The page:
Auerbach's record for identifying talent and then acquiring it was remarkable. He convinced two teams in 1956 not to draft Russell, getting one of them (St. Louis) to trade its pick to him for two players, and getting the other to bypass Russell entirely in return for some arena-filling Ice Capades dates. In 1978, five teams passed on drafting Bird, either because Bird would cost too much or would not be available to the NBA for another year because he was still a junior at Indiana State. Auerbach didn't hesitate, and then managed to sign Bird and keep him in Boston throughout his career.
Where others saw impediments or obstacles, Auerbach saw opportunity. In 1969, several teams shied away from Jo Jo White because of a supposed military commitment. Auerbach drafted White, who went directly to the NBA and fulfilled his military service in the reserves. In 1981, Danny Ainge, then a professional baseball player, was said to be firm in his decision not to play in the NBA. Auerbach drafted Ainge, now the Celtics' executive director of basketball operations, in the second round and had him in a Boston uniform for 53 games the following season.
Auerbach was also the mastermind in what is still considered by many to be the most lopsided trade in NBA history, a deal that brought the Celtics Parish and the chance to draft McHale. The Warriors, who made the deal, ended up with Joe Barry Carroll and Rickey Brown, two NBA journeymen of limited value.
His judgment was not unerring, however. Although he developed Bob Cousy into a Hall of Famer, at first Auerbach was adamant that Cousy not be on his team. He bypassed Cousy in the 1950 draft, taking Charlie Share instead. But Cousy ended up in Boston when his team folded and the Celtics drew his name out of a hat.
Auerbach was among the first to cultivate the team as family concept, using loyalty as his linchpin. Hall of Famer Bill Walton, who really had only one season playing with Boston, still considers himself a Celtic, first, last, and always. Players occasionally felt the coach's public wrath, but there was always a method to the motive. Agents became a favorite target; he only gradually and reluctantly revised his opinion of them from scum to lowest possible life form. Others, be they referees, judges, opponents, advisers, or even colleagues, would feel his wrath if he detected the Celtics were being scorned or spurned. No one played the us-against-them dynamic more adroitly.
He could also be crude, abusive, and hostile. He once sought out Ainge after Ainge played a particularly bad game in Washington. "What, were you out drinking with your other wife?" Auerbach said to Ainge, a Mormon. One longtime acquaintance called Auerbach a terminal juvenile delinquent -- and Auerbach did little to dispel the image. Yet it also, undeniably, was a shtick that he cultivated.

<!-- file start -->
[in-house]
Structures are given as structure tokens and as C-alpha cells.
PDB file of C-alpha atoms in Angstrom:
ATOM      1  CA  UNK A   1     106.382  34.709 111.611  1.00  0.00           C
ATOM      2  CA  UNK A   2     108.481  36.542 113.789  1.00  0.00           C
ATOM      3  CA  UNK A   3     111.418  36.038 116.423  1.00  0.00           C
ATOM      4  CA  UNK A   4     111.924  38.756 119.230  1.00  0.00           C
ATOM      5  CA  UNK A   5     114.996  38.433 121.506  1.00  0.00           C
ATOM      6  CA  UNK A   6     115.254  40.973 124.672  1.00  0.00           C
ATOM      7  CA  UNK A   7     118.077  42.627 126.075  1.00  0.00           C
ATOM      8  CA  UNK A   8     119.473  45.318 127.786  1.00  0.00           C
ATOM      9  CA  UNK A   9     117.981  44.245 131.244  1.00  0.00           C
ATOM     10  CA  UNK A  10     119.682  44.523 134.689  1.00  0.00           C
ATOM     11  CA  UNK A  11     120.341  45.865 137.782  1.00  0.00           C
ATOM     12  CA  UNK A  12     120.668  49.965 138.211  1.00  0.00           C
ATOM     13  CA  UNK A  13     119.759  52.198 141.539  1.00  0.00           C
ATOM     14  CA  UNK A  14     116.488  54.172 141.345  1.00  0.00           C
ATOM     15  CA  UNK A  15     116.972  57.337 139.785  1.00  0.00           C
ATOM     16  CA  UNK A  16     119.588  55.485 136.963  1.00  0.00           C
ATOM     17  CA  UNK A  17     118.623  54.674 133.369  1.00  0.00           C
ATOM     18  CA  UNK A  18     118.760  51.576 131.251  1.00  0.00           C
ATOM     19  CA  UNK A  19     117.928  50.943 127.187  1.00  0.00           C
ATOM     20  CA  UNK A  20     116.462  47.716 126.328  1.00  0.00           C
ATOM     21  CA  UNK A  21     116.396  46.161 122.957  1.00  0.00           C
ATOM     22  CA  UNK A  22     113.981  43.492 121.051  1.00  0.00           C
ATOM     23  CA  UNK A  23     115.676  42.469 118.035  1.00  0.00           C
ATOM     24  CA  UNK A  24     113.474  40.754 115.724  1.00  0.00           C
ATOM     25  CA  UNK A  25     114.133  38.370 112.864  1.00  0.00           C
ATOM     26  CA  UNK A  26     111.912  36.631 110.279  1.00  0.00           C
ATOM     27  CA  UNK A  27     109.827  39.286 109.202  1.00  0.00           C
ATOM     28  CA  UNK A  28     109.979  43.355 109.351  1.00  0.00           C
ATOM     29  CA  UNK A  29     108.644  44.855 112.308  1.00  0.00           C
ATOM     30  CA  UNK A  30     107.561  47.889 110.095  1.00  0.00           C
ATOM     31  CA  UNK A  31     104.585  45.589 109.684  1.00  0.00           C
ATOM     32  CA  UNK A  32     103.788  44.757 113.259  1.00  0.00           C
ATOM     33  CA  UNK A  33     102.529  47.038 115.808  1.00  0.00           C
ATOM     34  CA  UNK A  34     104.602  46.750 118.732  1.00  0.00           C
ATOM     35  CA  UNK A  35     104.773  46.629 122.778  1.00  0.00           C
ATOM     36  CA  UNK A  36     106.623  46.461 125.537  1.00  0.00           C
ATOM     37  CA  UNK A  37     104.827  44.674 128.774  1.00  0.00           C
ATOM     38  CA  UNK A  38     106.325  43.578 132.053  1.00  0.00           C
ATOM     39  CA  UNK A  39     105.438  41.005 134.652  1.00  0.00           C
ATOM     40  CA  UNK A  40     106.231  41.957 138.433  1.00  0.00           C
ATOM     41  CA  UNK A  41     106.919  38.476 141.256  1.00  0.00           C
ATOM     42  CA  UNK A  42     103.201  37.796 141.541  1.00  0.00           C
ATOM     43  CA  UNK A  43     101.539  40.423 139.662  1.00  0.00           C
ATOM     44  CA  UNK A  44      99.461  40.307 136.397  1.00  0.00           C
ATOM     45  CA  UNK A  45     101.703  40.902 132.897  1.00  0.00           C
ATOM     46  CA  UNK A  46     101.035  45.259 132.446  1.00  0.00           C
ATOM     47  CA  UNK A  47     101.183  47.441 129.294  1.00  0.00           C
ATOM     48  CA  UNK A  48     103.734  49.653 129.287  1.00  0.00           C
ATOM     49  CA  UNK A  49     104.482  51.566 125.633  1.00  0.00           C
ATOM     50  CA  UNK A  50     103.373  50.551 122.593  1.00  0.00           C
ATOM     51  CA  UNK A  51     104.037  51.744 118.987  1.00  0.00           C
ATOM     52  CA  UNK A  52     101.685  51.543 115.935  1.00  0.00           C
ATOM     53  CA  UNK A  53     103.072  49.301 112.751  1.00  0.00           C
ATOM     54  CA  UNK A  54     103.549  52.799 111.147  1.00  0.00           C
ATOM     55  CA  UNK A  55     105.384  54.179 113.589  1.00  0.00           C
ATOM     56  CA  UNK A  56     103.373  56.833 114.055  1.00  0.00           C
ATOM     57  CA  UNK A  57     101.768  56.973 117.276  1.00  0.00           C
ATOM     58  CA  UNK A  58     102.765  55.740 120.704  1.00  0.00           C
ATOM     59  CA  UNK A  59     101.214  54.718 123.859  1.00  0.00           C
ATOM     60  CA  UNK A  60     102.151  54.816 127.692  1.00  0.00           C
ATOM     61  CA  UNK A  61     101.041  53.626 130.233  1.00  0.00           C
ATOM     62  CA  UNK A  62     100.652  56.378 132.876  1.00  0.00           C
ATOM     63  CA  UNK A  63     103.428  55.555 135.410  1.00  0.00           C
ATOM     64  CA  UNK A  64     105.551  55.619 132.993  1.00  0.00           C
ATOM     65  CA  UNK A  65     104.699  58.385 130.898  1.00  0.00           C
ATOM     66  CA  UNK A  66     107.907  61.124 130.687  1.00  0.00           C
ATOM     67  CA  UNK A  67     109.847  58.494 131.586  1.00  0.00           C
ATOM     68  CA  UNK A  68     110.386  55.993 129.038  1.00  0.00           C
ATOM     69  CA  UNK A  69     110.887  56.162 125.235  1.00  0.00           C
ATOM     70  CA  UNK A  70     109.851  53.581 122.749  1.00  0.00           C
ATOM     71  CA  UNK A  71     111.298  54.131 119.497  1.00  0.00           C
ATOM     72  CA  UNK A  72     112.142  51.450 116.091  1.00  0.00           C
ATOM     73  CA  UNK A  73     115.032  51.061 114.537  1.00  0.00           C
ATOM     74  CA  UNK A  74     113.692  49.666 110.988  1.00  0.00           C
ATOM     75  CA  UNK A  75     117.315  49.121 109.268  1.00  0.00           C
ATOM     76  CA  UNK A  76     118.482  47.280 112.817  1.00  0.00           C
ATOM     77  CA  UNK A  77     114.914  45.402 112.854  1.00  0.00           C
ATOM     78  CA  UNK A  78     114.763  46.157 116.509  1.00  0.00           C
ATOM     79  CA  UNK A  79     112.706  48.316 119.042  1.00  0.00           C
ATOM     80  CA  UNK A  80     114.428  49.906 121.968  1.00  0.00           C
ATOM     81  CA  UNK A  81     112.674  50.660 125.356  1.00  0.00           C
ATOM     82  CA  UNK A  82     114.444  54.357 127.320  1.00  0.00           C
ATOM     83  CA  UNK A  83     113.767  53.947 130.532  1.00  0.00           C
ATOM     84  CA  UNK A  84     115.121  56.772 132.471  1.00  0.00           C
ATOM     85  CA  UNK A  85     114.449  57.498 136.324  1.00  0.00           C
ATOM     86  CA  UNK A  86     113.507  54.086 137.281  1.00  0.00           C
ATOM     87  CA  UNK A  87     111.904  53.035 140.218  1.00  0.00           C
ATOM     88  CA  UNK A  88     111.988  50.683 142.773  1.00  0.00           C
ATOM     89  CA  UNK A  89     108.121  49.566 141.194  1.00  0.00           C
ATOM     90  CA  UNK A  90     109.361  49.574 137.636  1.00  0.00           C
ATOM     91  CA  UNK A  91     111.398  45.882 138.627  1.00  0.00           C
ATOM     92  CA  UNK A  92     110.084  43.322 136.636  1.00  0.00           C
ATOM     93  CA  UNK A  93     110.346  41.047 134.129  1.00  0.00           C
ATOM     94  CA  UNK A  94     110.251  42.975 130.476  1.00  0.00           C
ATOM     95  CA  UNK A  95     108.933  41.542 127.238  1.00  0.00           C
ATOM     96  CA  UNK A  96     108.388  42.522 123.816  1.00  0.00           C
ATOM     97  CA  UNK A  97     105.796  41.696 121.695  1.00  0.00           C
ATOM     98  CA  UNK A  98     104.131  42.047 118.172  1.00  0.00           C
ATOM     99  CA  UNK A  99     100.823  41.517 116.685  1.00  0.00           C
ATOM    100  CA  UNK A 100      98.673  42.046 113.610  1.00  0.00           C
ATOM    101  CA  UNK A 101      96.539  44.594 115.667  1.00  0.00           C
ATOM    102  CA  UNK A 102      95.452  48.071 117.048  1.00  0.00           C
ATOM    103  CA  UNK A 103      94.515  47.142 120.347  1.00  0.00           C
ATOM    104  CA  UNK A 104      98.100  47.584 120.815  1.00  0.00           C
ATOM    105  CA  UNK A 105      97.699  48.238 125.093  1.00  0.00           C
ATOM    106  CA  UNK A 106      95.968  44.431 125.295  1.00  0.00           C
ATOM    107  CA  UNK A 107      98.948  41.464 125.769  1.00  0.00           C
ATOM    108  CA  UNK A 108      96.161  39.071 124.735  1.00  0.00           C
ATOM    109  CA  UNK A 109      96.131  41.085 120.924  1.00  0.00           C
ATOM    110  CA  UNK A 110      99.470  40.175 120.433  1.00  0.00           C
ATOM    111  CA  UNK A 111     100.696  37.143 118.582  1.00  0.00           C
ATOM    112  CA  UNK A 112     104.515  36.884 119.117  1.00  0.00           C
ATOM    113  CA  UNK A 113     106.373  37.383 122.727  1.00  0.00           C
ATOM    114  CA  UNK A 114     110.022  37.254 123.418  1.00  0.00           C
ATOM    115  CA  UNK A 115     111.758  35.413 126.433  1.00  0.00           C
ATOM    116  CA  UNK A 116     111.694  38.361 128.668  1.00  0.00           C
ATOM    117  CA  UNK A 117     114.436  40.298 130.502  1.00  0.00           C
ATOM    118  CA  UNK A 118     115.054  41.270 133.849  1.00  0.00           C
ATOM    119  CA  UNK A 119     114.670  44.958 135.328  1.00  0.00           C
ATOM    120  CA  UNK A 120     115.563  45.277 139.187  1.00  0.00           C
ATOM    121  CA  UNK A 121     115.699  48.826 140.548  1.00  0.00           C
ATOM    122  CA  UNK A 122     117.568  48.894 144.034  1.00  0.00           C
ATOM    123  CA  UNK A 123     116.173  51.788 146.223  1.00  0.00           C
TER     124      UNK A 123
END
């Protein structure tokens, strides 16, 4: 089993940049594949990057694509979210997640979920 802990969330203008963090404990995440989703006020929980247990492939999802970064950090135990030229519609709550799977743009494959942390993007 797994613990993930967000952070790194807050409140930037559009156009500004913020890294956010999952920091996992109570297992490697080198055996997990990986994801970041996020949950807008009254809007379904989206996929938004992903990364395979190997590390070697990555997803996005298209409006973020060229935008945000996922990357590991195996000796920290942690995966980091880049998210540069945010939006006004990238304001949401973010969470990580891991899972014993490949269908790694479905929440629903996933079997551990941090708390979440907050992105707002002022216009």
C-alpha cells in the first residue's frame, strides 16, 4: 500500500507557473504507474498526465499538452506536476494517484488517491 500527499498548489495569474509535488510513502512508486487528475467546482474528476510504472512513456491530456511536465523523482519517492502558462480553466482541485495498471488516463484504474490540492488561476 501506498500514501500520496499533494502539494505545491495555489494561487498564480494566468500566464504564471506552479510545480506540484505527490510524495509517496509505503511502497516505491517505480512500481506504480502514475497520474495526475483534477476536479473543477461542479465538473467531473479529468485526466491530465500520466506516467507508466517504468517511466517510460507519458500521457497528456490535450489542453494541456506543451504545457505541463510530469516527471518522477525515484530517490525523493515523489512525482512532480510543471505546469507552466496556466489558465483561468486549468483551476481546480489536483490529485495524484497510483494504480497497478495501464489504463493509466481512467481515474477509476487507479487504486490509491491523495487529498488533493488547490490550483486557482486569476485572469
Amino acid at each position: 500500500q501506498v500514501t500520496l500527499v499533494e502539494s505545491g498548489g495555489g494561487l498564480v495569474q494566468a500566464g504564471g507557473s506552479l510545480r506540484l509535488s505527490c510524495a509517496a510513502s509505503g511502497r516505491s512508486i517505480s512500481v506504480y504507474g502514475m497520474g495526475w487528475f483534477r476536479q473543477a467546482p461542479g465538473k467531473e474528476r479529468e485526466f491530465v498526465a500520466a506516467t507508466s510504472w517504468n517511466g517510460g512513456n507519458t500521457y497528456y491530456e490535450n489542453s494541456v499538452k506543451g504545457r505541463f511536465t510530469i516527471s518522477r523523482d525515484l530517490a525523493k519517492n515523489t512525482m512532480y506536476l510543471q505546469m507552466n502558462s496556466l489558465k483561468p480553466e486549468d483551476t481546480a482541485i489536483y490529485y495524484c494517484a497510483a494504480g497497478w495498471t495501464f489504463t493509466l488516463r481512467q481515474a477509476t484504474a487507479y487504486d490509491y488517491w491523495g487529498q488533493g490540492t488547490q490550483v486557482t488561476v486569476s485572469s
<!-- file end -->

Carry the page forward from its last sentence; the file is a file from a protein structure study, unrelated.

"In whatever he did, he wanted to win," said Harry Mangurian, one of many Celtics owners who worked with Auerbach. "There was no letup in him at all."
Arnold had an older brother, Victor, who succeeded his father in the business. A younger brother, Zang, became a commercial artist and designed the Celtics' leprechaun logo. A younger sister, Florence, was born two days before his eighth birthday.
The family lived in the Williamsburg section of Brooklyn, which has produced a raft of NBA talent, from such Auerbach contemporaries as Billy Cunningham, Doug Moe, and Larry Brown to later stars such as Albert and Bernard King and Chris Mullin and Mark Jackson. The Williamsburg section in the 1920s was a true melting pot of both color and creed.
Auerbach attended P.S. 122 and then Eastern District High School, where he captained both the basketball and handball teams. His grades were not quite good enough to get a scholarship to New York University, but the basketball coach at Seth Low Junior College, a Brooklyn offshoot of Columbia University, offered him a $100 scholarship.
Two years after enrolling at Seth Low, Auerbach moved on to George Washington University in Washington, D.C., after the basketball coach spotted him during a scrimmage and gave him a scholarship. The move to Washington turned out to be a permanent one for Auerbach, who maintained a residence there until his death. Even when he coached the Celtics, his wife and daughters lived in the nation's capital while he stayed at the Lenox Hotel and later in an apartment in the Prudential Center.
Auerbach played three seasons for George Washington, averaging 6 points in 56 games. But while there, he established two relationships that would guide him for decades: a love for his wife and a visceral hatred of Madison Square Garden, then the Mecca of college basketball.
His wife was Dorothy Lewis, a third-generation Washingtonian and daughter of a local pediatrician. The two were married when Auerbach graduated in 1941 with a Bachelor of Science degree in physical education. He also got a master's in education, leading him one time to chastise a heckler by saying, "I'm not a bum. I'm an educated bum!"
The issue with Madison Square Garden came about because the National Invitation Tournament, then the best of the college tournaments, slighted George Washington in Auerbach's first season. He blamed the folks at MSG, where the tournament was played, for the snub, and throughout his pro career he relished wins in that building more than in any other.